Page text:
Local Baker Starts Bake-at-Home Cookie Delivery Service — “It occurred to me there is something perfect about having a single warm cookie when you want it and on demand. What if I could make this dough and make it available for customers to order in small batches?” [Alexandria Living]
Last Days to Try Cozy Loft at Lena’s Wood-Fired Pizza & Tap — “Lena’s Wood-Fired Pizza & Tap, located at 401 E. Braddock Road, converted a 4,500 square-foot space on a second story of their restaurant into an Aspen-style resort. it gives diners a chance to experience a world away from their own. And the fact that reservations have been full many days speaks to how much the space means to customers.” [Zebra]
Today’s Weather — “Cloudy skies. Slight chance of a rain shower. High around 70F. Winds WNW at 5 to 10 mph… Partly cloudy during the evening followed by cloudy skies overnight. Low around 40F. Winds NW at 10 to 15 mph.” [Weather.com]
New Job: Driving Instructor — “Driving Instructor needed for OldTownDrivingSchool.com. We are looking for a patient, enthusiastic Driving Instructor to teach high school students. Must obtain a Virginia driving instructors license. Skills as a teacher or coach a plus.” [Indeed]
A mounting effort to decrease the role of school resource officers (SRO) in Alexandria City Public Schools (ACPS) is gaining traction as some on the City Council have joined community activists in questioning the role of security officers in the schools.
The discussion comes as schools nationwide are considering alternatives to school resource officers or eliminating the position entirely. Alexandria’s SROs made the headlines in 2018 when one accidentally shot his gun inside George Washington Middle School.
City Councilman Canek Aguirre suggested that the position be changed from a full-time job at the school for a few of the most busy times, like arrival and dismissal, but aren’t positioned throughout the day in the school
The issue was raised at a public hearing on the budget earlier this week by representatives from Arlandria-based Tenants and Workers United. Youth organizers at the event said SROs are an intrusive presence that make some students feel unsafe.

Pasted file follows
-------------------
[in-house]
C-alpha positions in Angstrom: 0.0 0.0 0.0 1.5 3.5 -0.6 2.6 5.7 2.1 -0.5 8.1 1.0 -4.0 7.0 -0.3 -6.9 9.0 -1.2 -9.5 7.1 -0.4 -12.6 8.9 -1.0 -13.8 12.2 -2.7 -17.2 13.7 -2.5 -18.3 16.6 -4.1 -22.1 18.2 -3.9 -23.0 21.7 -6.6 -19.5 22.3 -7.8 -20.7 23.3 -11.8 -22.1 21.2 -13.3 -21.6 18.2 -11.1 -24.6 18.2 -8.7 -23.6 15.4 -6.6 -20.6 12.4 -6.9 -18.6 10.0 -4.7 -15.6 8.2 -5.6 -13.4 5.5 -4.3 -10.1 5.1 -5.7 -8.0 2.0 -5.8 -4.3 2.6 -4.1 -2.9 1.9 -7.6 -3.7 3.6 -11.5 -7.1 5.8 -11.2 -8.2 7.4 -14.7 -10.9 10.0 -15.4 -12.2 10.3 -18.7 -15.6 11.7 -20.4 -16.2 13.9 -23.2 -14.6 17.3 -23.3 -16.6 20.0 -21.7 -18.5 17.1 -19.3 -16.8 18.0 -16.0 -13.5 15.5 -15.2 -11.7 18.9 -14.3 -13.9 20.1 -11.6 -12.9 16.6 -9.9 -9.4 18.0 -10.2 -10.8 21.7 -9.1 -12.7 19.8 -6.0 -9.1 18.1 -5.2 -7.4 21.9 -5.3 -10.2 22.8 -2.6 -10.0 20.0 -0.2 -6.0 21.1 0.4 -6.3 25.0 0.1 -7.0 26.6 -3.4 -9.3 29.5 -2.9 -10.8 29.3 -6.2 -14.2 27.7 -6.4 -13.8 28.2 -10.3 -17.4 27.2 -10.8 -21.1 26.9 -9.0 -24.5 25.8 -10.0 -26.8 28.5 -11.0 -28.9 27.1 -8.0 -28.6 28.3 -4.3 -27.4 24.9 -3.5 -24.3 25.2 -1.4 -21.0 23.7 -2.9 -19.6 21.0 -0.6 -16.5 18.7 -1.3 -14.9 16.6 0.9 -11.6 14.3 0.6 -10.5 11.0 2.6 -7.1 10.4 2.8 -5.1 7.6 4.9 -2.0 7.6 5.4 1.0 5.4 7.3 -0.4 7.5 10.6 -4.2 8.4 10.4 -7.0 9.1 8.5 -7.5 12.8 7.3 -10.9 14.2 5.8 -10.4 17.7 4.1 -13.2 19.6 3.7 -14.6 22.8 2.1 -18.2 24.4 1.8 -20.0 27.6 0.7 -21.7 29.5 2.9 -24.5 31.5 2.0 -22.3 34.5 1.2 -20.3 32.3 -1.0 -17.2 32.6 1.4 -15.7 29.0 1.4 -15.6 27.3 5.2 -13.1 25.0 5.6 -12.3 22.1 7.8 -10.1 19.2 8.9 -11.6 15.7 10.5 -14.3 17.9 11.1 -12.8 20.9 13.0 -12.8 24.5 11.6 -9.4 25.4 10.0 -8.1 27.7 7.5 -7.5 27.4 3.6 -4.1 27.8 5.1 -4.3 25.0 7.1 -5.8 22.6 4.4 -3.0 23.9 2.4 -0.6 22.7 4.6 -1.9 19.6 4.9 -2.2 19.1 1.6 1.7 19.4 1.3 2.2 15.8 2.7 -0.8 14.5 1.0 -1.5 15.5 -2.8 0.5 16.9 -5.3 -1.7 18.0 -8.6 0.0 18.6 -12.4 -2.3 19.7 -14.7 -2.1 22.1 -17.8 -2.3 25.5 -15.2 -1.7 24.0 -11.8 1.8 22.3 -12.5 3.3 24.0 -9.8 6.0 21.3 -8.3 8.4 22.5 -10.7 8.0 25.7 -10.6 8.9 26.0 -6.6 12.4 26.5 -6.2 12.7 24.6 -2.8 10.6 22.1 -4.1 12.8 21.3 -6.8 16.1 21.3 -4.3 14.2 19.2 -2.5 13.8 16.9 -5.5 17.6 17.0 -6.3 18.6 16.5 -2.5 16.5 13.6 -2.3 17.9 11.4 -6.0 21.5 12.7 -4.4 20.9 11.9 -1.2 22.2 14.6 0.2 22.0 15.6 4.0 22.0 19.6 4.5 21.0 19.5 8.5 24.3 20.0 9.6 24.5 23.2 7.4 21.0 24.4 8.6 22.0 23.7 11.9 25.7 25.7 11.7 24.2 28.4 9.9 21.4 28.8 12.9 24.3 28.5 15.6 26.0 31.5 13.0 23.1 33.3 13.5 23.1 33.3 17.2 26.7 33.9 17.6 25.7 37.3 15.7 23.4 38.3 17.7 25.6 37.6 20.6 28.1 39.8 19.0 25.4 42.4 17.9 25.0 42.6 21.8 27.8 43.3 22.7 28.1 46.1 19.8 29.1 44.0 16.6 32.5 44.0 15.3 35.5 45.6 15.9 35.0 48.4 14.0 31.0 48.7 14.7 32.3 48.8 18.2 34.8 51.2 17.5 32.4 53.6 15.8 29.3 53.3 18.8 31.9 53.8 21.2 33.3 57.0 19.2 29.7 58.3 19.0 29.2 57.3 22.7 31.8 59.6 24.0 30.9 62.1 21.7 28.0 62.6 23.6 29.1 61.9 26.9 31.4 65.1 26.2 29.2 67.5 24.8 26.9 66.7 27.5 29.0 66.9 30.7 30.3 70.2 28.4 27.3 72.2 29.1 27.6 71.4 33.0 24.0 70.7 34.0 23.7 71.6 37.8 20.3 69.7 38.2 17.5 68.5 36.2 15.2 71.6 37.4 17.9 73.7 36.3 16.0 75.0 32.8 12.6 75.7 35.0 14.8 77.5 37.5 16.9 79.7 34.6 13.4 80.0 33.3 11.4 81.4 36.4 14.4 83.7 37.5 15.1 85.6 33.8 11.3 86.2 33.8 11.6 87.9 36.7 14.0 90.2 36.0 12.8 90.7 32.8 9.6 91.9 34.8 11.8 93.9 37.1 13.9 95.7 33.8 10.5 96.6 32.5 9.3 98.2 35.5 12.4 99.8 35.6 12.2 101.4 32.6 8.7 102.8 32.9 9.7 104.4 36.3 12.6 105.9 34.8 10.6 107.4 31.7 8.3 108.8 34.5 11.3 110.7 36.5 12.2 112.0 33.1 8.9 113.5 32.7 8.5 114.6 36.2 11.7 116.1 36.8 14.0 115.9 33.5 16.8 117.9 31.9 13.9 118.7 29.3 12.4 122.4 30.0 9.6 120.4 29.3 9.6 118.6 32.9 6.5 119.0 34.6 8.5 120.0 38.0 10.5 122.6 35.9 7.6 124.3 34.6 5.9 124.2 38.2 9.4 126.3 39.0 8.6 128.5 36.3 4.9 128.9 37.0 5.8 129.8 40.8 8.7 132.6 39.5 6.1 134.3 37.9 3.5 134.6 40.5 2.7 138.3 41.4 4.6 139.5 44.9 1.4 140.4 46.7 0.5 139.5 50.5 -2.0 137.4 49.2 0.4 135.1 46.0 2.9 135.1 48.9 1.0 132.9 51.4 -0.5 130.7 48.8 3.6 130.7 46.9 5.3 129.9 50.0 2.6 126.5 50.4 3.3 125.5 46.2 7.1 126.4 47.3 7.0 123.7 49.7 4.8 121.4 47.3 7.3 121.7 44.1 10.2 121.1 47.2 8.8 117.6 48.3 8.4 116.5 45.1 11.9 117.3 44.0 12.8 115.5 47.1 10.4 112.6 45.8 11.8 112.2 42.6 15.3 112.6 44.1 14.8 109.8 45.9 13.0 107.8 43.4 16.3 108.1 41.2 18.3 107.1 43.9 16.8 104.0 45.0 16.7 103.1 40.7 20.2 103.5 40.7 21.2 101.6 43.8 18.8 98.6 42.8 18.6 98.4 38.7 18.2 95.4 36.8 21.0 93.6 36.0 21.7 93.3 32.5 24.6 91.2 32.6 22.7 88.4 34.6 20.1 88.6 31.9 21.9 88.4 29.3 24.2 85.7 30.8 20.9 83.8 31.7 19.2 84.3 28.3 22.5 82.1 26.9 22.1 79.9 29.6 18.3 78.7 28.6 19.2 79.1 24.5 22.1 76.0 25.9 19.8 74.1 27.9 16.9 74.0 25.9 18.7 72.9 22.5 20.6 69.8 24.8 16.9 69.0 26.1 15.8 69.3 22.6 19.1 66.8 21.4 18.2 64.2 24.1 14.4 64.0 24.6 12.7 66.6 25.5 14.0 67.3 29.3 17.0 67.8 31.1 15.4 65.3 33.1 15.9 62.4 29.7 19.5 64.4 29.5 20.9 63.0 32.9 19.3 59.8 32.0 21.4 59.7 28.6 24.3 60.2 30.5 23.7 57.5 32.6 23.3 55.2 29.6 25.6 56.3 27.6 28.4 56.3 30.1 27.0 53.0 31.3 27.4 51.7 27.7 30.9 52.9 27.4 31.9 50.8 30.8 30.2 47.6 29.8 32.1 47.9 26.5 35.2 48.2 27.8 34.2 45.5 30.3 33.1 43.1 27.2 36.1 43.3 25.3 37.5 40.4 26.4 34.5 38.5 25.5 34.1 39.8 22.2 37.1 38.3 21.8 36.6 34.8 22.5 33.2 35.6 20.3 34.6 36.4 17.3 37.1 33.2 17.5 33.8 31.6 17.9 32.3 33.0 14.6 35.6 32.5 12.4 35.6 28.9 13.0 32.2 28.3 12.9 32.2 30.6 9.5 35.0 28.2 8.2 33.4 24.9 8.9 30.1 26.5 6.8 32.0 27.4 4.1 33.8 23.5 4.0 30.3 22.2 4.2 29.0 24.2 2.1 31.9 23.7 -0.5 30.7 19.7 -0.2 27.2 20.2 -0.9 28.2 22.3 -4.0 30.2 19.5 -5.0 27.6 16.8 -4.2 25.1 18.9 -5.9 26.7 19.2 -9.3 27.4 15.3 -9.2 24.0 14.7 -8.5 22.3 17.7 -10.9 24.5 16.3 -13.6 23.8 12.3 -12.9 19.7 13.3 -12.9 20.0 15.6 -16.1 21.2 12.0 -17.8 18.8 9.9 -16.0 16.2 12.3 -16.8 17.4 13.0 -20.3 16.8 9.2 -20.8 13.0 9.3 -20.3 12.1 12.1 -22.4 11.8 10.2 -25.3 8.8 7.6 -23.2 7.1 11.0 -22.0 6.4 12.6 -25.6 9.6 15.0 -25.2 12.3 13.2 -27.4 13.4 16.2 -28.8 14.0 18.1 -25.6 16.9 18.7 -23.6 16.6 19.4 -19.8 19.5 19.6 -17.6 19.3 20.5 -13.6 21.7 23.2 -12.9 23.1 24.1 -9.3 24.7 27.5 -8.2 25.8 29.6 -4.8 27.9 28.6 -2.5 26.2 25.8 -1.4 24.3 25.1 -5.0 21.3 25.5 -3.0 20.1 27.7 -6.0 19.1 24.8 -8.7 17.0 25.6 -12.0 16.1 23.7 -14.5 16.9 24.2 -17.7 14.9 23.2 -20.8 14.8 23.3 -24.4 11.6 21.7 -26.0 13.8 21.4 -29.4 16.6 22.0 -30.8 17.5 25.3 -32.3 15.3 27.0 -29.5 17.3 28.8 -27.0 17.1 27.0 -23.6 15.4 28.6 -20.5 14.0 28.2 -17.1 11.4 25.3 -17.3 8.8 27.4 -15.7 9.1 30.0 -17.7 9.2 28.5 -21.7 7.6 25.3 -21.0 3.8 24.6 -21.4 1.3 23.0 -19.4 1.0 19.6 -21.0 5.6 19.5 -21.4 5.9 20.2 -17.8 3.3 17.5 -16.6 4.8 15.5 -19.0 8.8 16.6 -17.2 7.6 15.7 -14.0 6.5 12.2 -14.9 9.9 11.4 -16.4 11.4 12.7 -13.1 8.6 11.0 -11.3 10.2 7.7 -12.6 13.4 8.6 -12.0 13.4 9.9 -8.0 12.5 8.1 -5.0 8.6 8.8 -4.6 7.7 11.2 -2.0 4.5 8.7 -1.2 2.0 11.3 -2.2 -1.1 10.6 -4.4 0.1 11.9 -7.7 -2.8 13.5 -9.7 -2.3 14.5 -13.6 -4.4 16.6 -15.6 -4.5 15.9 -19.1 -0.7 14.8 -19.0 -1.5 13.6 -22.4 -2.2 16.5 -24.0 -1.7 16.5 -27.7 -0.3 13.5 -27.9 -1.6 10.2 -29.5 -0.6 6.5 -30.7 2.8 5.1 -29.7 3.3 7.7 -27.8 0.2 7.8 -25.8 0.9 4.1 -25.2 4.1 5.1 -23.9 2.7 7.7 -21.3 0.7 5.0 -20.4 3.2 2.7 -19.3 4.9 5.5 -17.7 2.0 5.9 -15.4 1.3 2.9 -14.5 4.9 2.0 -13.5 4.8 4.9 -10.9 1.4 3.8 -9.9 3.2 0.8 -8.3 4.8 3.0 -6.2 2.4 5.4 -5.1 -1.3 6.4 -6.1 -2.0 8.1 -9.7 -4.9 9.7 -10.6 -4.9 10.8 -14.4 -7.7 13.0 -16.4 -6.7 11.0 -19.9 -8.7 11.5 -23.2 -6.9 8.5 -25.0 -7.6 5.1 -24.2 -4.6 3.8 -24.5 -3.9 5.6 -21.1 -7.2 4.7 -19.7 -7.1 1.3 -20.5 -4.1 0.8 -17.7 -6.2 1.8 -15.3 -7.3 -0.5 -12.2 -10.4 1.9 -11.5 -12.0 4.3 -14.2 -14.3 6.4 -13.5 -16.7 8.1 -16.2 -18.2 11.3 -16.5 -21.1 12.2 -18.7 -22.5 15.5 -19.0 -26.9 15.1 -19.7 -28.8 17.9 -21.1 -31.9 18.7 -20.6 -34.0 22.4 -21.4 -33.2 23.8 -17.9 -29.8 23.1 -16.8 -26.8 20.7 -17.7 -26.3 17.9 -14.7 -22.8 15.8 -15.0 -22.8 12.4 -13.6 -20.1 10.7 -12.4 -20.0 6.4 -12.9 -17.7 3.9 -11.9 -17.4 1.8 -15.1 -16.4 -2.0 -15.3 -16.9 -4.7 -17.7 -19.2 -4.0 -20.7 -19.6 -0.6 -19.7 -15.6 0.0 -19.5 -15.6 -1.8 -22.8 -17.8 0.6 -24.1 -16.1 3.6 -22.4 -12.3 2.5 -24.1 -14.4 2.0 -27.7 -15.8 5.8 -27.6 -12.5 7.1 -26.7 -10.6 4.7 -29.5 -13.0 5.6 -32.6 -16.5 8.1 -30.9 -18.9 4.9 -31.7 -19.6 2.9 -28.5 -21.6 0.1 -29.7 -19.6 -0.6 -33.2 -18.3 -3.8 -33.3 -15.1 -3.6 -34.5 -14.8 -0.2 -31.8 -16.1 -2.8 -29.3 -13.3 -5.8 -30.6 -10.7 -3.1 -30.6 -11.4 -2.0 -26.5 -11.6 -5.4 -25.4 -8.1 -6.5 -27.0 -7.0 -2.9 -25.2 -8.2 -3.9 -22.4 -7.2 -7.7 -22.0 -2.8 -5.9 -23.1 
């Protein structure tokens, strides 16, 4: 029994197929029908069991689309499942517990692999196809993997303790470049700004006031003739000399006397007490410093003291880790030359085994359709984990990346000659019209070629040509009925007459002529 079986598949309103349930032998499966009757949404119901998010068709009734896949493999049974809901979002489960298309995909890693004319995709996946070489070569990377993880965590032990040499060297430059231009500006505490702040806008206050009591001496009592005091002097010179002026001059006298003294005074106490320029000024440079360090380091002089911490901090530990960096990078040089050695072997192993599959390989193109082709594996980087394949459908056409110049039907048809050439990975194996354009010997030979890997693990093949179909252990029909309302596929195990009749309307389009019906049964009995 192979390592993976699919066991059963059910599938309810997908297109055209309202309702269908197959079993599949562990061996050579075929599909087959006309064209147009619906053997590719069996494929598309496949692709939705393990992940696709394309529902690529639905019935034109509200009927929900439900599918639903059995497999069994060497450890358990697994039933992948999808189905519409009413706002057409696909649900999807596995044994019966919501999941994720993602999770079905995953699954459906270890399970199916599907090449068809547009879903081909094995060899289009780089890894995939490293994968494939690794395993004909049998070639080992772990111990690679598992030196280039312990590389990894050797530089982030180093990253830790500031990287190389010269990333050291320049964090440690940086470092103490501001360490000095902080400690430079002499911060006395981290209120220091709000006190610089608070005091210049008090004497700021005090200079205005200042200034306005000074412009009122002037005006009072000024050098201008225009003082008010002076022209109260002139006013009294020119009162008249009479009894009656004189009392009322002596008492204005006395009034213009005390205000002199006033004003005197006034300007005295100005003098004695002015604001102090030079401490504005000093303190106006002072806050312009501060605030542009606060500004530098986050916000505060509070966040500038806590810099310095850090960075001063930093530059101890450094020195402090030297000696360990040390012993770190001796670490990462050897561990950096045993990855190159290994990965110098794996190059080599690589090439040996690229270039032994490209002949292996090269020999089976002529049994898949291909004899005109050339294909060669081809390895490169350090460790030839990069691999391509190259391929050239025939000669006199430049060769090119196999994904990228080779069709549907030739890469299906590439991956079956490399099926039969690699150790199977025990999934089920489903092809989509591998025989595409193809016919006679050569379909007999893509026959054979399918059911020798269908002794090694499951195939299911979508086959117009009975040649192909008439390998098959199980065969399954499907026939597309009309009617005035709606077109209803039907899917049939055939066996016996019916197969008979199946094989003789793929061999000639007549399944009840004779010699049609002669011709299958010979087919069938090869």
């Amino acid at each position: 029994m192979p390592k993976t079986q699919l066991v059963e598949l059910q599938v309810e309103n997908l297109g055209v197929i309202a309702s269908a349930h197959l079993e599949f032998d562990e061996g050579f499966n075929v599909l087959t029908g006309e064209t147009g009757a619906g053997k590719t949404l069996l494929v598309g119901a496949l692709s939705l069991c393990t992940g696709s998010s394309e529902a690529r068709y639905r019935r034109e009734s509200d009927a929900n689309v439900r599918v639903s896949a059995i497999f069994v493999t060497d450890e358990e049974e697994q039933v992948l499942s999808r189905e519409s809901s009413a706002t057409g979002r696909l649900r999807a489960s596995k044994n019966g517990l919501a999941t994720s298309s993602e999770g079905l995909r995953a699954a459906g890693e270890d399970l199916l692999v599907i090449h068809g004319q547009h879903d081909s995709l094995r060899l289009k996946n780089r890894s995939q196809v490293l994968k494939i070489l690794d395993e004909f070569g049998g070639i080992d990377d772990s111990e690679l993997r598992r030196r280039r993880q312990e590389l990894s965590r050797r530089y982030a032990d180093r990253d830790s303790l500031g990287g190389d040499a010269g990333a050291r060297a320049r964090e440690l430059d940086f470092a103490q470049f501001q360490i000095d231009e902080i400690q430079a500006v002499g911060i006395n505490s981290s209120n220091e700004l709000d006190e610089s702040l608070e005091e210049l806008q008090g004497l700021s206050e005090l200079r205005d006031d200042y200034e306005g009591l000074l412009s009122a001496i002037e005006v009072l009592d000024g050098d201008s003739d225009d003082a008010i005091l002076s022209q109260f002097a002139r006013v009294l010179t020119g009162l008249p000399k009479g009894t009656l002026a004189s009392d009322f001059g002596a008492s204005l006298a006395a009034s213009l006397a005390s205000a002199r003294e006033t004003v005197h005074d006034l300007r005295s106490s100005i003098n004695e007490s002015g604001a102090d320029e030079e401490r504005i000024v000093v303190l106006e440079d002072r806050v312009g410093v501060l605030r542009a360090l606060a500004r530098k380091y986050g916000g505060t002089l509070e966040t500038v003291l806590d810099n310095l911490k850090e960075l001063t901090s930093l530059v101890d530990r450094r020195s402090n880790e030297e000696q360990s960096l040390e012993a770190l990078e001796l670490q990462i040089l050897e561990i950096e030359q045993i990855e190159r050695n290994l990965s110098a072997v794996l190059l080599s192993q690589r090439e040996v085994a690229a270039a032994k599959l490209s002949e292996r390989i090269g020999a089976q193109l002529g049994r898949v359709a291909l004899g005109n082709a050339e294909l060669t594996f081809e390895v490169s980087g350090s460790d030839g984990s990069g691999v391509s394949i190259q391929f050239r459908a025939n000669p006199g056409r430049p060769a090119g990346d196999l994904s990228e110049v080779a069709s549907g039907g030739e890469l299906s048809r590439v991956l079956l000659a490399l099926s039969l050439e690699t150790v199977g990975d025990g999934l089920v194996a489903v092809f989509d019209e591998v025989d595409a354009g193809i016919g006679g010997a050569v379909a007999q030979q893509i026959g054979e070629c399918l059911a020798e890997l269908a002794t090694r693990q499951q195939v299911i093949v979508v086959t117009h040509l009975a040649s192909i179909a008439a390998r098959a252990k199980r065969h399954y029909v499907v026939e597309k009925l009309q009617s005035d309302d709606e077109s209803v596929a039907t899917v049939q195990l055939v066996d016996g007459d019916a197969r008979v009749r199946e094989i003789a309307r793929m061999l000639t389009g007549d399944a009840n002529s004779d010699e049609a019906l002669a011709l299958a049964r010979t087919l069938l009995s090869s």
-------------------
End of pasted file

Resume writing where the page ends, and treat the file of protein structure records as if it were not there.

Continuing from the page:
The position was created in 1997 at George Washington Middle School with the opposite goal. According to the city:
All officers selected to the SRU attend a 40-hour School Resource Officer School. This training is provided by the Virginia Department of Criminal Justice Services- Center for School Safety. The SROs also receive additional specialized training from the ACPS and other training sources on a wide range of subjects: dealing with kids who have emotional & educational issues, school policy, laws of search, seizure & arrest on school grounds, how to prevent and deal with an active school shooting incident and many other related topics.
The program has expanded over the years and today there is one SRO sergeant and five SROs.
Alexandria students on Monday asked City Council to reallocate funds intended for school resource officers at public schools.
Francis C. Hammond Middle School eighth grader Karen says school resource officers make her uncomfortable. Karen is a youth organizer with Arlandria-based Tenants and Workers United, and was also joined by a number of other students in voicing their discontent at City Council’s public hearing on the budget.
“They always have me on high alert because I felt threatened by their existence,” Karen said. “They are always just like in the hallway with no purpose or mission, they get involved with nothing that has to do with them or a problem that the higher-ups can deal with.”
Council could only receive public testimony and could not comment at the meeting. The SRO issue recently came up, though, at a City Council joint meeting with the School Board.
At that meeting, City Councilman Canek Aguirre created a stir when he questioned the Board and its staff on the SRO bi-annual agreement that was approved last November.
“You don’t have to be (housed) in the building, frankly, to be able to show up during lunch or arrival or dismissal, which (is when) officers are engaging the students most, which is arrival, lunch, and dismissal,” Aguirre said. “I think that we can create schedules for these officers where they still have an opportunity to show up during some of these times.”
TWI is asking that the SRO funds, which fall under council’s purview in the police department’s budget, be reallocated toward restorative justice practices, after school programs, counselors, social workers and affordable housing.
“The purpose of school is to learn and succeed, how, how is it that I’m supposed to learn when I’m constantly being distracted by an armed adult?” asked T.C. Williams High School ninth grader Abenaa Buabeng. “I truly hope you can take on your leadership and make the right decision, because we as young people learn from you are leaders so we can be proud of you for your right choices.”
The fiscal year 2022 budget will be passed on May 5.